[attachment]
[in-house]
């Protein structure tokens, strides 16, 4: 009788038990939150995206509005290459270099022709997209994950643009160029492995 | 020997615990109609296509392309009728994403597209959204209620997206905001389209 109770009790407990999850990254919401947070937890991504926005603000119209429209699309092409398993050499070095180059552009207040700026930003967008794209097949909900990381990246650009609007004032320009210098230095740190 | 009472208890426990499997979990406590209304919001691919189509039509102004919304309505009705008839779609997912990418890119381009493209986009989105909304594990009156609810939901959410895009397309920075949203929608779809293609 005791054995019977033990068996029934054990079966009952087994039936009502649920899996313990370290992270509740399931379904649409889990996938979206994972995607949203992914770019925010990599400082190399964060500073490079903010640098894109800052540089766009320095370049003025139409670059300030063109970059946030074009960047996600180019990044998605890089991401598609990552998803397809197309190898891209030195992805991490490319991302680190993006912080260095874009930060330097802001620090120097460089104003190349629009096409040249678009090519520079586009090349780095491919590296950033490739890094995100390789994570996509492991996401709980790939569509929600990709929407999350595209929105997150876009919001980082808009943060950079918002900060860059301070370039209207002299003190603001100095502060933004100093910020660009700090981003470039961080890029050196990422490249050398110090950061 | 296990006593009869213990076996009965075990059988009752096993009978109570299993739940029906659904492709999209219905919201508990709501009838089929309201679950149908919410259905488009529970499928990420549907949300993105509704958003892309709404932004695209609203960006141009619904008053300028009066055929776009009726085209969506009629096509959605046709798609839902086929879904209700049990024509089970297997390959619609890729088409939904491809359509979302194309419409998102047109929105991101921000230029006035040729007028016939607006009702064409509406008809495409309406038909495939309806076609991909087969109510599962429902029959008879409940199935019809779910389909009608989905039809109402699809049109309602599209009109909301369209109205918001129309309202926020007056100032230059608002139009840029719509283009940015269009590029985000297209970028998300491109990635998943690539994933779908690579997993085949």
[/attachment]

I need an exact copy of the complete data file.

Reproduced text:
[in-house]
């Protein structure tokens, strides 16, 4: 009788038990939150995206509005290459270099022709997209994950643009160029492995 | 020997615990109609296509392309009728994403597209959204209620997206905001389209 109770009790407990999850990254919401947070937890991504926005603000119209429209699309092409398993050499070095180059552009207040700026930003967008794209097949909900990381990246650009609007004032320009210098230095740190 | 009472208890426990499997979990406590209304919001691919189509039509102004919304309505009705008839779609997912990418890119381009493209986009989105909304594990009156609810939901959410895009397309920075949203929608779809293609 005791054995019977033990068996029934054990079966009952087994039936009502649920899996313990370290992270509740399931379904649409889990996938979206994972995607949203992914770019925010990599400082190399964060500073490079903010640098894109800052540089766009320095370049003025139409670059300030063109970059946030074009960047996600180019990044998605890089991401598609990552998803397809197309190898891209030195992805991490490319991302680190993006912080260095874009930060330097802001620090120097460089104003190349629009096409040249678009090519520079586009090349780095491919590296950033490739890094995100390789994570996509492991996401709980790939569509929600990709929407999350595209929105997150876009919001980082808009943060950079918002900060860059301070370039209207002299003190603001100095502060933004100093910020660009700090981003470039961080890029050196990422490249050398110090950061 | 296990006593009869213990076996009965075990059988009752096993009978109570299993739940029906659904492709999209219905919201508990709501009838089929309201679950149908919410259905488009529970499928990420549907949300993105509704958003892309709404932004695209609203960006141009619904008053300028009066055929776009009726085209969506009629096509959605046709798609839902086929879904209700049990024509089970297997390959619609890729088409939904491809359509979302194309419409998102047109929105991101921000230029006035040729007028016939607006009702064409509406008809495409309406038909495939309806076609991909087969109510599962429902029959008879409940199935019809779910389909009608989905039809109402699809049109309602599209009109909301369209109205918001129309309202926020007056100032230059608002139009840029719509283009940015269009590029985000297209970028998300491109990635998943690539994933779908690579997993085949």